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Secret Rotation

Companies constantly work with sensitive data and private services that teams need for their workflows. They have to protect those resources while minimizing the impact on productivity. Secrets management is a job every business needs to do.

Secrets are all the passwords, certificates, keys, and other methods used to authenticate and authorize access to these resources. Managers need them to lock down access to only sanctioned users in the organization.

One strategy commonly deployed by DevSec professionals is secret key rotation. If a credential, password, or key is ever compromised, then the company must rely on the ability to revoke it and prevent further access. Rotation regularly ensures that stolen keys cannot be used for long.

What Is Secret Rotation?

You will inevitably need to transfer secrets from one service to another, but how do you do so in a secure way? By default, credentials are usually hardcoded into the services, presenting a few issues:

  • It’s difficult to get up and running again in case configuration files are lost, as you likely won’t know where the secrets came from.
  • It’s a headache to change it. What will you do if the credential is ever compromised?
  • It requires too much work from the staff.

The solution is to use automated secret manager rotation. You’re probably familiar with it if you’ve ever used 2-factor authentication. Rotation works by keeping two versions of the same secret valid at the same time.

The following steps occur during a rotation:

  • The system creates a new secret, resulting in three valid ones.
  • A verification is performed to ensure all secrets work.
  • The oldest one is removed, and we’re back at 2 valid secrets again.

The services only need to understand that the expiring secret is about to go invalid and must be able to refresh access when it does.

Rotation’s Place in the Lifecycle of a Secret

Secrets are designed to be ephemeral and flexible. All of them follow a similar lifecycle as a result: creation, rotation, and expiration.

  • Creation: The secret is generated either manually by a user or automatically by an application. An example would be writing up a new password for a user account. Automatic creation is preferred since human-written secrets are often easy to hack into.
  • Rotation: Changing secrets regularly on a schedule is heavily recommended and often required if your business follows security standards like PCI DSS (which mandates up to a 90-day rotation cycle).
  • Expiration: Being able to revoke access in the event of a security breach, detection of suspicious activity, or the leaving of an employee is critical and consequently required for certain security standards like NIST 800-53.

Being an essential step in the lifetime of a secret, rotation is available through the enterprise key managers of multiple platforms from AWS to Azure to Kubernetes.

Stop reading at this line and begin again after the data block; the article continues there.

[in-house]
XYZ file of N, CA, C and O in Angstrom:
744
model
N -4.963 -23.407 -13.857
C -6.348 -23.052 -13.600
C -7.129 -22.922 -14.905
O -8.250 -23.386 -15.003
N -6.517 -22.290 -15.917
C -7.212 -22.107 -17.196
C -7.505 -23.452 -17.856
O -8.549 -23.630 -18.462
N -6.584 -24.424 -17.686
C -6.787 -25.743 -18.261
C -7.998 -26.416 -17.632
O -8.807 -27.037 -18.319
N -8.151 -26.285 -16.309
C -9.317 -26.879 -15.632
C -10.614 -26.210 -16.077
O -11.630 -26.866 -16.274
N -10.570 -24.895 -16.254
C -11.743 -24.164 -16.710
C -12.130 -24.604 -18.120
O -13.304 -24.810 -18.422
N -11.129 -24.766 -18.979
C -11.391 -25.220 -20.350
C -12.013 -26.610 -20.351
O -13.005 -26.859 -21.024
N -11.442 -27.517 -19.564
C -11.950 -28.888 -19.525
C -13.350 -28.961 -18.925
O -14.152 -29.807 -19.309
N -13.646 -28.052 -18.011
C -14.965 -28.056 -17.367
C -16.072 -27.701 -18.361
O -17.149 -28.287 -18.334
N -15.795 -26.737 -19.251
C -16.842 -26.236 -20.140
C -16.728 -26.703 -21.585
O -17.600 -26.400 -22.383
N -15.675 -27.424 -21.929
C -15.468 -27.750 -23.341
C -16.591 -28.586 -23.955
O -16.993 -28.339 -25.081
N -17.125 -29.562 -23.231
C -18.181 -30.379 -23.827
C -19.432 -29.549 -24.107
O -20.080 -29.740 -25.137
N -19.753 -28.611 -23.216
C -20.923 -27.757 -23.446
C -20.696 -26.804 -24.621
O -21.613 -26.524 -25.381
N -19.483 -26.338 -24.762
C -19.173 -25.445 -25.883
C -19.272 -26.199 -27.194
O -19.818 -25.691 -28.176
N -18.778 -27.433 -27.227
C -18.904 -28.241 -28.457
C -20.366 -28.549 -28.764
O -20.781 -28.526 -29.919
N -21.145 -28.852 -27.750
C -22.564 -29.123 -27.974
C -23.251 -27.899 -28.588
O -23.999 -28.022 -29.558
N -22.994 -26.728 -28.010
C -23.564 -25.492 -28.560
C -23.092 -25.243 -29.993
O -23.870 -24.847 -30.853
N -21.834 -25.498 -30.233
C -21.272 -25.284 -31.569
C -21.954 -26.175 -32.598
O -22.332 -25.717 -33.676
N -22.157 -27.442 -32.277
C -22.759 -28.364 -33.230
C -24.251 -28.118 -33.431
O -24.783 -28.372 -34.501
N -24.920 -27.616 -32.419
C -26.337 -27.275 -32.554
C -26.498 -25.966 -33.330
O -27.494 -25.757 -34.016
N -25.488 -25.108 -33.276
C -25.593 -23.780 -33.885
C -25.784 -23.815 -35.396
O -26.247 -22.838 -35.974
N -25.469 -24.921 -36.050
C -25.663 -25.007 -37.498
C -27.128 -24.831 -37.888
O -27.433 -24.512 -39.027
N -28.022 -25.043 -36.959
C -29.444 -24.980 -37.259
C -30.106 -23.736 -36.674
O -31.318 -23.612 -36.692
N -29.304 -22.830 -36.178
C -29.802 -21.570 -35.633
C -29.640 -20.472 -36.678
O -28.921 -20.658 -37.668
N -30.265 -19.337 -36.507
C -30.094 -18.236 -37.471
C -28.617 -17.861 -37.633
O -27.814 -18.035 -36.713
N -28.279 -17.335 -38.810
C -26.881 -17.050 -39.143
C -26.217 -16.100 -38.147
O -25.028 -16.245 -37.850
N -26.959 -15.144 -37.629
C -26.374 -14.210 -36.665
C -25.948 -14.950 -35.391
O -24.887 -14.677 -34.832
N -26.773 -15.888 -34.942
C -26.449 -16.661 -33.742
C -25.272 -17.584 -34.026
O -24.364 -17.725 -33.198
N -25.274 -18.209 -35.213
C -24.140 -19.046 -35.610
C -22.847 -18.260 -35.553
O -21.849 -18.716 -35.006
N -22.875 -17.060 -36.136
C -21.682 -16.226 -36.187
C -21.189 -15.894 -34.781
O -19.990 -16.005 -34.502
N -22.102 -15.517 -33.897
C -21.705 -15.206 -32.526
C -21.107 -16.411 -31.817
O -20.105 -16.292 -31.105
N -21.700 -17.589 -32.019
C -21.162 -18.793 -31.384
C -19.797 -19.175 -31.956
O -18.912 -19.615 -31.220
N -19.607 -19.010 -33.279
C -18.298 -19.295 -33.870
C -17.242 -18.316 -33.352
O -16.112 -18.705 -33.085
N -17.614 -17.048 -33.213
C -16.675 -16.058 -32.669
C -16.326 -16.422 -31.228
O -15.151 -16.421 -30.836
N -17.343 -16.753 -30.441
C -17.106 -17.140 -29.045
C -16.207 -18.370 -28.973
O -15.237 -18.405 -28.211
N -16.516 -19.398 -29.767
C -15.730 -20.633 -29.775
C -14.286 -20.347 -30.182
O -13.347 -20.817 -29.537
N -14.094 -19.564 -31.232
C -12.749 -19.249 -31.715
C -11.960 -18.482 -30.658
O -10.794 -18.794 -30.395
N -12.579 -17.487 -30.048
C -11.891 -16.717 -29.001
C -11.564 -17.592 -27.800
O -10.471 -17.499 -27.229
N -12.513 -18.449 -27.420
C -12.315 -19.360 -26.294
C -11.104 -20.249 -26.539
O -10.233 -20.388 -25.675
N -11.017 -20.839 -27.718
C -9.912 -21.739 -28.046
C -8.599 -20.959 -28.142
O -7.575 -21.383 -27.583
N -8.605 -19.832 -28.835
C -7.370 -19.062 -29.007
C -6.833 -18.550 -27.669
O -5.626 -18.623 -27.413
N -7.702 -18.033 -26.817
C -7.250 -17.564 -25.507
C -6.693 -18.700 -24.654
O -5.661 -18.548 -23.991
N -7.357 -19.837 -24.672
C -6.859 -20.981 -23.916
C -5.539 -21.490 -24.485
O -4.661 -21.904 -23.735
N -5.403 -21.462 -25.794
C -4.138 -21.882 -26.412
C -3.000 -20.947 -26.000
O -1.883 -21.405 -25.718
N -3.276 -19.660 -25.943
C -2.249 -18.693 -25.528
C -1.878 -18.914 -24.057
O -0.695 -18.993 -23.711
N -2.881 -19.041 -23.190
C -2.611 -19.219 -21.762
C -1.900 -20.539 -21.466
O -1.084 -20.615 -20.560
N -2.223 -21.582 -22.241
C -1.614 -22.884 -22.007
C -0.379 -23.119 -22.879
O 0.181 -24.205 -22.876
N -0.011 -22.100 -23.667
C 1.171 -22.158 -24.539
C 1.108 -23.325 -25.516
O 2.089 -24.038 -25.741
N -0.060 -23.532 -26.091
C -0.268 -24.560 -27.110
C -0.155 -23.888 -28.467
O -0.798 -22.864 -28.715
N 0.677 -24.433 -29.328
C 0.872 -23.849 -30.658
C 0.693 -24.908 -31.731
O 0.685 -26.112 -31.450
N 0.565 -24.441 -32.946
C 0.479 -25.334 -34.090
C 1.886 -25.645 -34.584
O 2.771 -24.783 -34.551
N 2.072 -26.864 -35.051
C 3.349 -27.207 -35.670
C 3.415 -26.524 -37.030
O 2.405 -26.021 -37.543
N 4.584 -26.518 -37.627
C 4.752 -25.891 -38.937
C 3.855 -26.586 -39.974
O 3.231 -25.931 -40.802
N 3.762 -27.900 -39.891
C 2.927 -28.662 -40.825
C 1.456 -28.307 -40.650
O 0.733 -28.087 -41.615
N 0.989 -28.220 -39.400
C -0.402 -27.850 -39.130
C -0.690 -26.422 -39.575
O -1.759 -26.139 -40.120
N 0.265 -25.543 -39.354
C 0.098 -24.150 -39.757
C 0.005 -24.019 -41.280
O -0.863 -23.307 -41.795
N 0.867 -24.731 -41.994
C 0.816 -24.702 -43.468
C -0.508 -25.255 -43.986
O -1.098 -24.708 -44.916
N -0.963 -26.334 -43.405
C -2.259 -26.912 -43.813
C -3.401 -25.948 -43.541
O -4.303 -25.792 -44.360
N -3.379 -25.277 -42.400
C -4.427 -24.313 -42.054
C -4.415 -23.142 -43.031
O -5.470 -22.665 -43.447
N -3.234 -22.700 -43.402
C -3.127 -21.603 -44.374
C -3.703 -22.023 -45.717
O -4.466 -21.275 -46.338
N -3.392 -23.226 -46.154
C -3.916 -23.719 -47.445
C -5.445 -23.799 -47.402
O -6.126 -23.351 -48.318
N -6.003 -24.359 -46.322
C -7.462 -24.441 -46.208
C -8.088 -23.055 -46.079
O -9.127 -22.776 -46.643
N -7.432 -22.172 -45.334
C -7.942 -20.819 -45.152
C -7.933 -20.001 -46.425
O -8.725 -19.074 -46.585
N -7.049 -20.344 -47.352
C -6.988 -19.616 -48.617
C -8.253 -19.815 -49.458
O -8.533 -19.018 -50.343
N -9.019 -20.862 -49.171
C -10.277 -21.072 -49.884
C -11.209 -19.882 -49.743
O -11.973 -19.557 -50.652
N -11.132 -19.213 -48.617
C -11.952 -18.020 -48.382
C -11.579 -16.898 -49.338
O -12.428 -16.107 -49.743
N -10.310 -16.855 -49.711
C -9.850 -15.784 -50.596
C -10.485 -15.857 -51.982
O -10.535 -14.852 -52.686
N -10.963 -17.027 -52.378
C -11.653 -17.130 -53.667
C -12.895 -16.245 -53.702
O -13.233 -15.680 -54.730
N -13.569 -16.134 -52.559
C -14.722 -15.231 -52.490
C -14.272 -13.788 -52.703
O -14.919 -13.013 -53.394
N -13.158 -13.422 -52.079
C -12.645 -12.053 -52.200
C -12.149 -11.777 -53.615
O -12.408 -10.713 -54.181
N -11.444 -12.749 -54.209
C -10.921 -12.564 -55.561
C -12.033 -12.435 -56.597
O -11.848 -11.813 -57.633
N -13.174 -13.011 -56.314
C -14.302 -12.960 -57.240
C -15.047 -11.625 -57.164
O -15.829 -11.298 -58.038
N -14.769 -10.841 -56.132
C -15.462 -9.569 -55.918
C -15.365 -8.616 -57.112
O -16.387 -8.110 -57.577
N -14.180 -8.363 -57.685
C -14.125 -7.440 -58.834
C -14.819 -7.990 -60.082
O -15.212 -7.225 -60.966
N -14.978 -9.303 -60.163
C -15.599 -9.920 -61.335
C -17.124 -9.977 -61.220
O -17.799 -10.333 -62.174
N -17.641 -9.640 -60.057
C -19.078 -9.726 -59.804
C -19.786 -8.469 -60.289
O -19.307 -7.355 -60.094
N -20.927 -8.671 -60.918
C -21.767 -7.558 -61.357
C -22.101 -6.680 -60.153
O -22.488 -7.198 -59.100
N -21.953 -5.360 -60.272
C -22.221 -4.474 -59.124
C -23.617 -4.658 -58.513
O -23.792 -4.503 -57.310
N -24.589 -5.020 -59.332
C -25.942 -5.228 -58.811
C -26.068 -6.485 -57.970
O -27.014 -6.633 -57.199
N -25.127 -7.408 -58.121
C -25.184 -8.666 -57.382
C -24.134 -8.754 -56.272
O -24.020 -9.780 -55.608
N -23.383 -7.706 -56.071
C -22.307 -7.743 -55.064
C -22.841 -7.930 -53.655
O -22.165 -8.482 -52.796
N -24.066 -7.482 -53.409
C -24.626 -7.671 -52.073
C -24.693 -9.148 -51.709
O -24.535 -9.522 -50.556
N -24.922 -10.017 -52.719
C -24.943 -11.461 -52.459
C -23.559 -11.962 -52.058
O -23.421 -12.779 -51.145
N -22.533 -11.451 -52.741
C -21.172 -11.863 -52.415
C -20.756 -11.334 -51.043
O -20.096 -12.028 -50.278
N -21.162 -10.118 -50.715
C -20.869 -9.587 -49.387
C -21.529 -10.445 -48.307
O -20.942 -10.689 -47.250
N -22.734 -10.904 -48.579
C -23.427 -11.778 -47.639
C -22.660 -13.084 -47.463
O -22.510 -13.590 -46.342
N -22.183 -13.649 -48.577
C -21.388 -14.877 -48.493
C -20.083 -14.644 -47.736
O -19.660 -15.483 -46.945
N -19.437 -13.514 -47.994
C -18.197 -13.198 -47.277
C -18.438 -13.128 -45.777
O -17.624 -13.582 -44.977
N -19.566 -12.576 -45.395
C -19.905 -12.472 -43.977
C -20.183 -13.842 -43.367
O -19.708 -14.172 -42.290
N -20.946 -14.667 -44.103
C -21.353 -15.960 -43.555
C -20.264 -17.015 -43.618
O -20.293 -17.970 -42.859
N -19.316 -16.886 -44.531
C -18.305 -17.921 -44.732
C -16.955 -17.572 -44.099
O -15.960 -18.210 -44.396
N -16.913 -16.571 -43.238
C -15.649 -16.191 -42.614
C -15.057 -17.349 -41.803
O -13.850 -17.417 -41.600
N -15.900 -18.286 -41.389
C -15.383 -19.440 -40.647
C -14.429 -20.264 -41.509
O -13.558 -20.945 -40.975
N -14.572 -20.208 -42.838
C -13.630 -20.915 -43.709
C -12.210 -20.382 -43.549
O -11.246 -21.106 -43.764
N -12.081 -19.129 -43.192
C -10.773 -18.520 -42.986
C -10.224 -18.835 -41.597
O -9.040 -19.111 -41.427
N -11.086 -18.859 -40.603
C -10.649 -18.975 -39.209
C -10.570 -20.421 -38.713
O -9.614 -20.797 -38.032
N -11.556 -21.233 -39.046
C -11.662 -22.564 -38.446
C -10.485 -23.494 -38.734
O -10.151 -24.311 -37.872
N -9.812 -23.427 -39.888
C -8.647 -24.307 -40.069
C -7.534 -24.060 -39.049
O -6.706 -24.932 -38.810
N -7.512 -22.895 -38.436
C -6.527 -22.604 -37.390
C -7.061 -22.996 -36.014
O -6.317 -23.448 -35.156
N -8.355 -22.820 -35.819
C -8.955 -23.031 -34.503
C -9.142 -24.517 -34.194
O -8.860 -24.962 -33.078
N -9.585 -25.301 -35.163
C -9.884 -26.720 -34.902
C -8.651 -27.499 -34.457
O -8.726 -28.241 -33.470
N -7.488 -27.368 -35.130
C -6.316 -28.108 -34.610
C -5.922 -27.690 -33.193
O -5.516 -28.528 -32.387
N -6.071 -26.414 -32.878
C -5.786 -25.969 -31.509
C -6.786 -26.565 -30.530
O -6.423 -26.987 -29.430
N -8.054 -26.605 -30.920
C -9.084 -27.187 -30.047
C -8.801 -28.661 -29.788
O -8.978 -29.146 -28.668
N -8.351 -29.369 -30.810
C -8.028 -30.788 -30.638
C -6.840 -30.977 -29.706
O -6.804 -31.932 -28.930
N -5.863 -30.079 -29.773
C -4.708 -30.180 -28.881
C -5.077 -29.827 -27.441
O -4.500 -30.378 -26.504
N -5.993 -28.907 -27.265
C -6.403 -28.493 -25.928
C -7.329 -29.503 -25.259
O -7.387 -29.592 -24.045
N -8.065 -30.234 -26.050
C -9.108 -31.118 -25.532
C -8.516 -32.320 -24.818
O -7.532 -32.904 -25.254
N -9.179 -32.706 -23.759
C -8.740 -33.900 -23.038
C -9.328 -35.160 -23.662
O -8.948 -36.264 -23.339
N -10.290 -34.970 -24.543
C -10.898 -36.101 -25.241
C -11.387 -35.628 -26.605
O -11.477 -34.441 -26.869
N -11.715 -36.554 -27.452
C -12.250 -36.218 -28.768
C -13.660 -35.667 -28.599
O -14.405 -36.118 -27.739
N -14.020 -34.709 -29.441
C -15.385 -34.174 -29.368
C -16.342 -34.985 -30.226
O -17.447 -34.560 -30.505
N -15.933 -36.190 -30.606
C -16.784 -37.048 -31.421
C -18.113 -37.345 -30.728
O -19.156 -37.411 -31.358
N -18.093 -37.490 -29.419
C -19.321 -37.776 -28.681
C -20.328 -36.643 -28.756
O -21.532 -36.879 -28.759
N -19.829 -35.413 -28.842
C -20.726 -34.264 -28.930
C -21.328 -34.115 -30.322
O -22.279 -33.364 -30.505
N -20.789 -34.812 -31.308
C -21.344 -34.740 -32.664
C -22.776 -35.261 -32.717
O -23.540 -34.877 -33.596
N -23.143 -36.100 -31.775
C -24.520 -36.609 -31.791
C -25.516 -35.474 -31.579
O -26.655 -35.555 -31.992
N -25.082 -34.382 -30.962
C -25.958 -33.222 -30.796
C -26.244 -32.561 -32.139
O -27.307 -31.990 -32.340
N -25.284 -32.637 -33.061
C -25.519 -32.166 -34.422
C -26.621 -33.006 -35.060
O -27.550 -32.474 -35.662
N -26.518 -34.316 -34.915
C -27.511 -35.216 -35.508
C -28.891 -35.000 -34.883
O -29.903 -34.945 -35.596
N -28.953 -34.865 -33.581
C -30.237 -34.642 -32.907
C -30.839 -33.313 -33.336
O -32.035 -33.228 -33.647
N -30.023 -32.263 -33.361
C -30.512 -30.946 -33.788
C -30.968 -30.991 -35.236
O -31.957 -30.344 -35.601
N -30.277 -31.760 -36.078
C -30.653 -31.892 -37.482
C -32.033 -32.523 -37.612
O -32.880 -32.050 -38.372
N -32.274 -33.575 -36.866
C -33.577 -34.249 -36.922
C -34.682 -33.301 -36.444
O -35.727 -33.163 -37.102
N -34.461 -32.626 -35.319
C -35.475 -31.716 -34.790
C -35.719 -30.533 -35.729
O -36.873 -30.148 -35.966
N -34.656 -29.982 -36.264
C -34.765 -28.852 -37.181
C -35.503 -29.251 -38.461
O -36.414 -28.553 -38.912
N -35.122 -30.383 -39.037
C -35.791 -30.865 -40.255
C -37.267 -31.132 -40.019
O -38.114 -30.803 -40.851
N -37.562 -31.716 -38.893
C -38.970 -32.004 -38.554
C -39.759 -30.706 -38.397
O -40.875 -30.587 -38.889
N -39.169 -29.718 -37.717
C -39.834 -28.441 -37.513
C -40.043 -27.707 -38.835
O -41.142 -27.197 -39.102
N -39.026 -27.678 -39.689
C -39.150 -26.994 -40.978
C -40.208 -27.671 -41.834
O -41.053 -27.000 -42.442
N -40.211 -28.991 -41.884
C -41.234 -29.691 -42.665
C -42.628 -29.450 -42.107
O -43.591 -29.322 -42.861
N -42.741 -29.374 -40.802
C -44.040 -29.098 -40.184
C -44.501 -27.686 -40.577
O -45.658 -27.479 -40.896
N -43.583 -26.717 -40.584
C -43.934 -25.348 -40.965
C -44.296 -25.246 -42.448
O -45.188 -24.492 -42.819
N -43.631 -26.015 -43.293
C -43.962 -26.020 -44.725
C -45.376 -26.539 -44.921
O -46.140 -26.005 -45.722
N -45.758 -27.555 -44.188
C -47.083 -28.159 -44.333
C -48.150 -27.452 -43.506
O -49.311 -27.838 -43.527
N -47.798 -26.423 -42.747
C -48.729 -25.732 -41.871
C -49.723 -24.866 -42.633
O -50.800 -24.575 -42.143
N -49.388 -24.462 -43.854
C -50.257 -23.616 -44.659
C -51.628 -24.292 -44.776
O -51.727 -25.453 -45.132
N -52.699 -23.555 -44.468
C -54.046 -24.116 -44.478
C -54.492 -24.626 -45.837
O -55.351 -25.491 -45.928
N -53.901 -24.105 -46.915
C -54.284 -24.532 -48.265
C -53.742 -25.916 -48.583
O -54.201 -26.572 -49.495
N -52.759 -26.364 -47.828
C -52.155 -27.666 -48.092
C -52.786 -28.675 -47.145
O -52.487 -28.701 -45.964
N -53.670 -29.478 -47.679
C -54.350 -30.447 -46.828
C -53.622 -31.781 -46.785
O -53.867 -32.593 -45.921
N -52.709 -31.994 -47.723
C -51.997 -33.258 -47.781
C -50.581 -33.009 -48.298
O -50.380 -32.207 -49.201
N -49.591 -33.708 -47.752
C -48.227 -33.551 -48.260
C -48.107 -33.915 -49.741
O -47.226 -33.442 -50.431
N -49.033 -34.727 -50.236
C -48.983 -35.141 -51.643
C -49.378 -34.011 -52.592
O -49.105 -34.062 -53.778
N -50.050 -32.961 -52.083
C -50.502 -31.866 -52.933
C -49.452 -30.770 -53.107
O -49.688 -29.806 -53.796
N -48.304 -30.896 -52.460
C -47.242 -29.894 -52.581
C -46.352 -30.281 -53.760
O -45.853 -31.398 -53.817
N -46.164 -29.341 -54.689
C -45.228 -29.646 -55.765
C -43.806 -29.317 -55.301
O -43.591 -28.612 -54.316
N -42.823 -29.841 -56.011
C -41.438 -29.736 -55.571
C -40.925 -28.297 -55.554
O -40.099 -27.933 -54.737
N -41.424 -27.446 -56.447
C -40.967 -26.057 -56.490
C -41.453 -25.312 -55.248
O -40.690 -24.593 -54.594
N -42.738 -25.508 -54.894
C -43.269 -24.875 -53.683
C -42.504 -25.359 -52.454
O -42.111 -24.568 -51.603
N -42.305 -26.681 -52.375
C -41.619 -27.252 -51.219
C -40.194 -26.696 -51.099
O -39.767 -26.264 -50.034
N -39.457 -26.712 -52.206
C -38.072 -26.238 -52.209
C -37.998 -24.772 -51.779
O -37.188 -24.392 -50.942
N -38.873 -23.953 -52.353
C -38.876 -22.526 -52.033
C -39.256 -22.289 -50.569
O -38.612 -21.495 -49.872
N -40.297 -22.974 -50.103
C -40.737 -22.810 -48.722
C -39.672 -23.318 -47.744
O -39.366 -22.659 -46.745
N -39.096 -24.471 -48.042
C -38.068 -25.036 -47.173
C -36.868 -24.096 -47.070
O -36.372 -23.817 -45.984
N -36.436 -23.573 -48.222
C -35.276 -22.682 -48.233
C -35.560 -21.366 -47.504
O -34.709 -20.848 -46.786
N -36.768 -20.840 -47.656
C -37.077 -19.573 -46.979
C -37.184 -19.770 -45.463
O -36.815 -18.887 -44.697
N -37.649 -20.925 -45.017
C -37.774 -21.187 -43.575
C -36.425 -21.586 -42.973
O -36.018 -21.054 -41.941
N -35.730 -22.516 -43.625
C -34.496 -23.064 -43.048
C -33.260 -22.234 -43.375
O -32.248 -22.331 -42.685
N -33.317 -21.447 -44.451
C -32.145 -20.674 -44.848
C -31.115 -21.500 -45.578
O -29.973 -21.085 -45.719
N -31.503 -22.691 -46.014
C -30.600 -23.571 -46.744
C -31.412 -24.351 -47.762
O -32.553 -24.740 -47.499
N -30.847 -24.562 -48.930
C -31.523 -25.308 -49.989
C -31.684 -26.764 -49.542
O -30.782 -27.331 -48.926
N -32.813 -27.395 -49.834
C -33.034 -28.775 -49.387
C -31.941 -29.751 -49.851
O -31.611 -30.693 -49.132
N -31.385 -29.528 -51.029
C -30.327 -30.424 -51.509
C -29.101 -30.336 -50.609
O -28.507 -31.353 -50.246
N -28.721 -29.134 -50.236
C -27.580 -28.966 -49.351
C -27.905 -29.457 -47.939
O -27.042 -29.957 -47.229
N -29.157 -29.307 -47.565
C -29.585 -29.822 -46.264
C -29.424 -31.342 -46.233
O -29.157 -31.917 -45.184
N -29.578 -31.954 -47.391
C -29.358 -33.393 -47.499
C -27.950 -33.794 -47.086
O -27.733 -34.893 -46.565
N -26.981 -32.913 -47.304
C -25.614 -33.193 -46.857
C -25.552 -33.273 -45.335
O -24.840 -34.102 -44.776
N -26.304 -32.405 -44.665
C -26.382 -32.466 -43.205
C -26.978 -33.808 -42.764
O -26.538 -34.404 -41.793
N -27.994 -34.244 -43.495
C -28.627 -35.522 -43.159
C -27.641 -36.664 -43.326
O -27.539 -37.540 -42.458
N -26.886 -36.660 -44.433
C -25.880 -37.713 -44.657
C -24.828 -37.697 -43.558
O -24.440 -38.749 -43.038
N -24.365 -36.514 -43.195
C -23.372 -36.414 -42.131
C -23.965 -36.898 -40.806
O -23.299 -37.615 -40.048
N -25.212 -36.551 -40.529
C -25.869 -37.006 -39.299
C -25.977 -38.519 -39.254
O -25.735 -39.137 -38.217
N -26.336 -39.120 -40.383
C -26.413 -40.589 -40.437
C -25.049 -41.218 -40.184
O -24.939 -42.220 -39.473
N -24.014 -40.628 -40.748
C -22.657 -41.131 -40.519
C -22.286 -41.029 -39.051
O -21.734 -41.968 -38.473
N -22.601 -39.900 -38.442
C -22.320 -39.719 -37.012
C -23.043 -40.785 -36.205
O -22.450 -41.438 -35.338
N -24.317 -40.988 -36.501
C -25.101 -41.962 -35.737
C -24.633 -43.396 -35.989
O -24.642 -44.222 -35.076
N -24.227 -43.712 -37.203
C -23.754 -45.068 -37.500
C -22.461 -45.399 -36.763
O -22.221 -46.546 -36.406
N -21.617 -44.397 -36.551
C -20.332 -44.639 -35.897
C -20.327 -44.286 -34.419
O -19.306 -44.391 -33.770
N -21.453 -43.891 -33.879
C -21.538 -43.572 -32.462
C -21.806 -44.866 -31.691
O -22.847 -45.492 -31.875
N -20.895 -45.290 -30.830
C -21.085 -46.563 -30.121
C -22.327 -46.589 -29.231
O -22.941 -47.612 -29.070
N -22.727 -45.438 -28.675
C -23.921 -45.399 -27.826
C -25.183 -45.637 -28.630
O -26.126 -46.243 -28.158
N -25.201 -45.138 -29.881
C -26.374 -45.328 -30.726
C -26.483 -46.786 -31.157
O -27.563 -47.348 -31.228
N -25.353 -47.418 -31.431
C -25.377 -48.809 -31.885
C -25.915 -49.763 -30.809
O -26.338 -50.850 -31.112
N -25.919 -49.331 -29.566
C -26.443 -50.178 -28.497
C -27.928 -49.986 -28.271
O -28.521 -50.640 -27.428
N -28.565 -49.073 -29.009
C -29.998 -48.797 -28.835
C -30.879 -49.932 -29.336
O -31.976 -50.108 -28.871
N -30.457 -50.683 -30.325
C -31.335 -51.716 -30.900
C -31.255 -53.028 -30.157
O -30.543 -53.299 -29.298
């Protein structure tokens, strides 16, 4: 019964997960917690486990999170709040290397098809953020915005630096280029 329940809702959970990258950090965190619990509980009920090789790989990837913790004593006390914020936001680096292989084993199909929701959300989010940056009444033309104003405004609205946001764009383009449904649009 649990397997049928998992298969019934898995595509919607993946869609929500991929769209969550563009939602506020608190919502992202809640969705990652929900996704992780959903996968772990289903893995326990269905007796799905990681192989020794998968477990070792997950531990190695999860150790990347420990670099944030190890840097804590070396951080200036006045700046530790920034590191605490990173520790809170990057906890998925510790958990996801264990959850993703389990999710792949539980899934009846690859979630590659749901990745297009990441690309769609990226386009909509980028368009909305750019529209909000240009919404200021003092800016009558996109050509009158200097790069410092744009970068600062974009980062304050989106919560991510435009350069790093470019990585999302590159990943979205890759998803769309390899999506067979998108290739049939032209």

Examples of Implementation

Credential rotation is an essential component of enterprise-grade cybersecurity. It’s practically mandatory for legal compliance as well, hence why so many cloud secrets management platforms support it.

The process sounds complicated, but thankfully a DevOps secrets vault handles all of it for you if your system is compatible. Examples of platforms with secret managers that support rotation include the following.

Amazon Web Services

Keep in mind that some businesses only support a one-user, one-password setup. If you’re rotating secrets with AWS for instance, look to the AWS documentation for guidance.

AWS also allows the client to select the frequency of automatic rotation by a certain number of days. This feature is necessary because changing credentials can cause disruptions and unexpected behavior when working with the application, and knowing the timing helps.


Google’s implementation of Kubernetes, known as the Google Kubernetes Engine (GKE), allows rotation of cluster credentials, as well as IP rotation if necessary. Rotating secrets with Kubernetes is a natural aspect of working with containerized applications. Check the official documentation here.


Rotating secrets in Azure is also possible. One implementation involves generating new secrets and updating the DevOps configuration files accordingly to rewrite over the old ones. To prevent potential problems, the system always updates each application and notifies the relevant users before retiring the old credentials.

Akeyless Rotated Secrets

Akeyless Vaultless Platform offers a Rotated Secrets option that enables users to protect credentials for privileged-user accounts – such as an Administrator account on a Windows server, a root account for a Linux server, or an Admin account for a network device – by resetting its password.

Akeyless generates a new password, resets it on the target machine, and stores the updated secret value so that it can be retrieved when required. To do this, you define a rotated secret to automatically update the password at defined intervals, or manually trigger a password update from the CLI or from the Akeyless Console.